Looking Back on Stevens’ 34 Years on the Supreme Court

BY Chris Amico  April 9, 2010 at 5:31 PM EST

In almost 35 years on the Supreme Court, Justice John Paul Stevens has handed down, and dissented from, some of the biggest legal decisions of the last generation.

Stevens began his long tenure as one of the court’s moderates, he has become the leading liberal voice as conservative nominees have moved the bench to the right.

Here are some highlights from that career:

Stevens’ confirmation hearing before the Senate Judiciary Committee opened on Dec. 9, 1975, with a long exchange between the judge and Sen. Robert Byrd, D-W. Va., about the difference between Stevens’ past role on the 7th Circuit Court of Appeals and his future on the nations highest court:

I just think I have to recognize the fact that, by virtue of the flow of cases through the court of appeals, as compared with the flow in the U.S. Supreme Court, that there is a much larger percentage of the caseload in the court of appeals where the result really, is quite clear because there is a body of precedent, or statutory directives, that we must follow, whereas in the selection process in the granting of certiorari as a discretionary matter, the Supreme Court takes an unusually difficult group of cases, very often presenting open questions as to which the answer is not often as clear as it is in the court of appeals. It is just that the case makeup is somewhat different, and the responsibility I have to recognize is such.

In 1997, the court struck down the Communications Decency Act, a law aimed at preventing children from reaching “offensive” material online, especially porn. The court found the law too broad in its effort to rein in explicit material. Stevens wrote for the majority:

The breadth of the CDA’s coverage is wholly unprecedented. … [T]he scope of the CDA is not limited to commercial speech or commercial entities. Its open ended prohibitions embrace all nonprofit entities and individuals posting indecent messages or displaying them on their own computers in the presence of minors. The general, undefined terms “indecent” and “patently offensive” cover large amounts of non-pornographic material with serious educational or other value. Moreover, the “community standards” criterion as applied to the Internet means that any communication available to a nation wide audience will be judged by the standards of the community most likely to be offended by the message.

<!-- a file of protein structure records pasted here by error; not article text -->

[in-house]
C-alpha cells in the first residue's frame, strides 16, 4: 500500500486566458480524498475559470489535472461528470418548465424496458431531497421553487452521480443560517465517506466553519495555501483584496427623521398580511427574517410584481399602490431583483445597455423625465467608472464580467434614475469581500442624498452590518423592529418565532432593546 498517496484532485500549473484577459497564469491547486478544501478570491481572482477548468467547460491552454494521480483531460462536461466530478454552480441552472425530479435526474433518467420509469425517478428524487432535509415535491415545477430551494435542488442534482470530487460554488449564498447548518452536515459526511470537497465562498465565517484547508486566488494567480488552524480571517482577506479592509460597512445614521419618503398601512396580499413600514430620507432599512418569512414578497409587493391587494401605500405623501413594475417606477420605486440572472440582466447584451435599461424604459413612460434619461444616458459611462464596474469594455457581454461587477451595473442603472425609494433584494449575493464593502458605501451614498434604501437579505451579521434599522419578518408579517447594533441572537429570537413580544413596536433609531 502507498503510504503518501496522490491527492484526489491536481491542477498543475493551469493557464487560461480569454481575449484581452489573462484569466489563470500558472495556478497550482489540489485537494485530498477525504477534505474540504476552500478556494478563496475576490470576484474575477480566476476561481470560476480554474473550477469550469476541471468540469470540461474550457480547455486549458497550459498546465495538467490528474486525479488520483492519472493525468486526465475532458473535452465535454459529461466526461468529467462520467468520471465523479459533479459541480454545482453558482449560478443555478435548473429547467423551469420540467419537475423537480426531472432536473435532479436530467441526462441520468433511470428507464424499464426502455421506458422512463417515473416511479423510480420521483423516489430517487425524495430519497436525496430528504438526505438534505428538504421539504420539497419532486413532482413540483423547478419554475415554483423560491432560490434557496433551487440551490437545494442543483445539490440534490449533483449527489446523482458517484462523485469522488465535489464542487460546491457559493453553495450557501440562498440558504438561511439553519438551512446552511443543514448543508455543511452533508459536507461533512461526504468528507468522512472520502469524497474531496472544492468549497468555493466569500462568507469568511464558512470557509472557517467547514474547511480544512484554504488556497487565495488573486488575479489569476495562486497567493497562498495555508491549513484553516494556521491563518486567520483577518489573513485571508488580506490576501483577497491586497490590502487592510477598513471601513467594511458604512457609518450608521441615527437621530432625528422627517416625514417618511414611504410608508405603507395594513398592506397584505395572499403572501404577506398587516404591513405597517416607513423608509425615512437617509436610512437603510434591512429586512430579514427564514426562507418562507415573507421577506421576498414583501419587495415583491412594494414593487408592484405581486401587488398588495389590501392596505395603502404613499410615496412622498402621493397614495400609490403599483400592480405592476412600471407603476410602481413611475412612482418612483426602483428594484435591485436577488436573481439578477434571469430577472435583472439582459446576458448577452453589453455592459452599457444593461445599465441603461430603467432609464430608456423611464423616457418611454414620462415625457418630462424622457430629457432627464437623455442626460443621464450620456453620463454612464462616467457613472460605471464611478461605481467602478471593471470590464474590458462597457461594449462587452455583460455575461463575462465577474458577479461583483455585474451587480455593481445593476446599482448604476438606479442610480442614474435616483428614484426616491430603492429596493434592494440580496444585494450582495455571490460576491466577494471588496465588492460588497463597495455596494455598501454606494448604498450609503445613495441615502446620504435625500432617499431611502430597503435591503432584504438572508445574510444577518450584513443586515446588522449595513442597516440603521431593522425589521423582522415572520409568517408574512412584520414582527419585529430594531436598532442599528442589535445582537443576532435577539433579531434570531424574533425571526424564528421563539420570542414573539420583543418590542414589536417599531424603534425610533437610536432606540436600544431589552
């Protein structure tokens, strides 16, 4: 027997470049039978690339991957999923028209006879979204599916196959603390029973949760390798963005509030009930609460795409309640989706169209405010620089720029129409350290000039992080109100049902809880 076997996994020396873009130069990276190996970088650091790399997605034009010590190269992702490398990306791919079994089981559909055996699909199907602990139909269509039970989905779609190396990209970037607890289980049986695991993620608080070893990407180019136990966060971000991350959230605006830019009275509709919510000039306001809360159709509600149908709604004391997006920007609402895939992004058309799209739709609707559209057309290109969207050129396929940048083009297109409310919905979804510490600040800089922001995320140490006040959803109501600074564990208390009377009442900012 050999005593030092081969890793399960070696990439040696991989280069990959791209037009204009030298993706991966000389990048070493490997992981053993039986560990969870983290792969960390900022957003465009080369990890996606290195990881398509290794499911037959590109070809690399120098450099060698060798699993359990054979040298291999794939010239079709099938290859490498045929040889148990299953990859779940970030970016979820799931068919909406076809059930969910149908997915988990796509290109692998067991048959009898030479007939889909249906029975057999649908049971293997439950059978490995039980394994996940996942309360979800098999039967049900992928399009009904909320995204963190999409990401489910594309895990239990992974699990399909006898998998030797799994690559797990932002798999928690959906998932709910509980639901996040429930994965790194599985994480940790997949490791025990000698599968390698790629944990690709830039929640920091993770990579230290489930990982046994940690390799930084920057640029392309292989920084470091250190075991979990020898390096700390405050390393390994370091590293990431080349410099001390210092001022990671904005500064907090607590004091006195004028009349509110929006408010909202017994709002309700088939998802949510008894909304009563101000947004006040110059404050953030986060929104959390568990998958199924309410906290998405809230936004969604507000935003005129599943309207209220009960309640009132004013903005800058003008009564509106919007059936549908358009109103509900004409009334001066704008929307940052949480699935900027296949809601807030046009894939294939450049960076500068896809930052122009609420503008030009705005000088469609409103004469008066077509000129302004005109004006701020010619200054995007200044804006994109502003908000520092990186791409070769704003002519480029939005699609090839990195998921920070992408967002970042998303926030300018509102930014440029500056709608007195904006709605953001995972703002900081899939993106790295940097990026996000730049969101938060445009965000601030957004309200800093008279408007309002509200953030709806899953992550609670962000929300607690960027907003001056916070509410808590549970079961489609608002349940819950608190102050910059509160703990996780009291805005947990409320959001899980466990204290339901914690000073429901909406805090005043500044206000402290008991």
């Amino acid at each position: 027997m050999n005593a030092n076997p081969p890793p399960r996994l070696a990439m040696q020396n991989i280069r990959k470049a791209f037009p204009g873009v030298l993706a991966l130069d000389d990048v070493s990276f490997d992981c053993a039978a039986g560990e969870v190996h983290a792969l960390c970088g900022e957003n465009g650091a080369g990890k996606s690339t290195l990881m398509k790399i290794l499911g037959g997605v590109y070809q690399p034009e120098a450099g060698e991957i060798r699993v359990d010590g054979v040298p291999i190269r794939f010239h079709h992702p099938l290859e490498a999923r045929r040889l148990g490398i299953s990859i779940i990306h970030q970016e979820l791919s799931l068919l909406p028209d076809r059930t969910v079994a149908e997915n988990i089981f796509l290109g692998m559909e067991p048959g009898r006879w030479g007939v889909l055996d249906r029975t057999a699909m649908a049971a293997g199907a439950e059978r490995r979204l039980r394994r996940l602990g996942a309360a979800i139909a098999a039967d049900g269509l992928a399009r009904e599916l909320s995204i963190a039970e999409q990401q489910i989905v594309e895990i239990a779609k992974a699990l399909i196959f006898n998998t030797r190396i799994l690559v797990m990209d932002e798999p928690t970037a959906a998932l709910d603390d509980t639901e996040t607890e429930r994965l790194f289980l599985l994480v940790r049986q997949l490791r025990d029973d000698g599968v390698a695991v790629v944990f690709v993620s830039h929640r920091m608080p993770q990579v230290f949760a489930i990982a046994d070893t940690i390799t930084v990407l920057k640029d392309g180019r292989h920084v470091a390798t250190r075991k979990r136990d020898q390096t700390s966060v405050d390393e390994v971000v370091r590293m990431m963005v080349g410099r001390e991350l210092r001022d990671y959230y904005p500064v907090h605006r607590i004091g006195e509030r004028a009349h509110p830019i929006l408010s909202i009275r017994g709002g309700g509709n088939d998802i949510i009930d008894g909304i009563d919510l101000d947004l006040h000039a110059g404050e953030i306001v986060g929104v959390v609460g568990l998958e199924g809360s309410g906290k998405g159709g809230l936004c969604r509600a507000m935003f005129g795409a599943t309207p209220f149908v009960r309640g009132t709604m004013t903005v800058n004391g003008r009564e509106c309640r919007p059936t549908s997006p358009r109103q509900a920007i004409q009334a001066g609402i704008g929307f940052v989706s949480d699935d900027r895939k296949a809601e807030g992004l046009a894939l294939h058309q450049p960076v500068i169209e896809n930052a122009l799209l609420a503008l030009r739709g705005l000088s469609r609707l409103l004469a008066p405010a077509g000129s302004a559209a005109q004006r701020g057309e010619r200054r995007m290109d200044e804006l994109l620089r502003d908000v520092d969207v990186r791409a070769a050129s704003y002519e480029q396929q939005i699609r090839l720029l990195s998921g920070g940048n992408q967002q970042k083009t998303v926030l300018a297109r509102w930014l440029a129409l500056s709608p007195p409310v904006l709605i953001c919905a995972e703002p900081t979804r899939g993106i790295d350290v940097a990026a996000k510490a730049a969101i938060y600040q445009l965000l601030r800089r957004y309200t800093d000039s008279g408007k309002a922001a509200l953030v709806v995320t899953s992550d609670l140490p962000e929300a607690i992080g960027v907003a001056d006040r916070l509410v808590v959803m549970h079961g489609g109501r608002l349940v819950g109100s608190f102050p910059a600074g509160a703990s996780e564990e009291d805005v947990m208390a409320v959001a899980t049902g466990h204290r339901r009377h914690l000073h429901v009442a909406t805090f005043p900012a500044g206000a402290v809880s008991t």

Stevens became a dissenter in his later years on the court as its conservative wing grew. A recent First Amendment case, Citizens United v. FEC, overturned restrictions on corporate spending in elections. Writing for the minority, Stevens blasted the court for making “a dramatic break from our past,” and for treating corporations essentially as people:

In the context of election to public office, the distinction between corporate and human speakers is significant.Although they make enormous contributions to our society, corporations are not actually members of it. They cannot vote or run for office. Because they may be managed and controlled by nonresidents, their interests may conflict in fundamental respects with the interests of eligible voters. The financial resources, legal structure,and instrumental orientation of corporations raise legitimate concerns about their role in the electoral process. Our lawmakers have a compelling constitutional basis, if not also a democratic duty, to take measures designed to guard against the potentially deleterious effects of corporate spending in local and national races.

Here are a few other notable cases. And NPR has a case round up here.

March 4, 2009: Wyeth v. Levine

In a severe blow to the drug industry, the Supreme Court rejected on Wednesday limits to lawsuits against drug makers. More

April 2, 2007: Massachusetts v. Environmental Protection Agency

A ruling on environmental law and the regulation of greenhouse gases.

June 29, 2006: Hamdan v. Rumsfeld

The Supreme Court rules that the Bush administration’s policy of trying terror suspects before military tribunals is illegal, saying it violated U.S. law and the Geneva Convention. More

December 12, 2000: Bush v. Gore

Stevens’ led dissenters in the 5-4 decision that ended the vote recount in Florida and handed George W. Bush the presidency.

May 22, 1995: U.S. Term Limits v. Thornton

The court rejected an Arkansas law that imposed term limits on members of Congress from that state. Stevens wrote for the majority.

For longer perspectives on Stevens’ tenure on the court, check out C-SPAN’s recent documentary on the Roberts Court, and WNET’s look back at the role of the court in American history.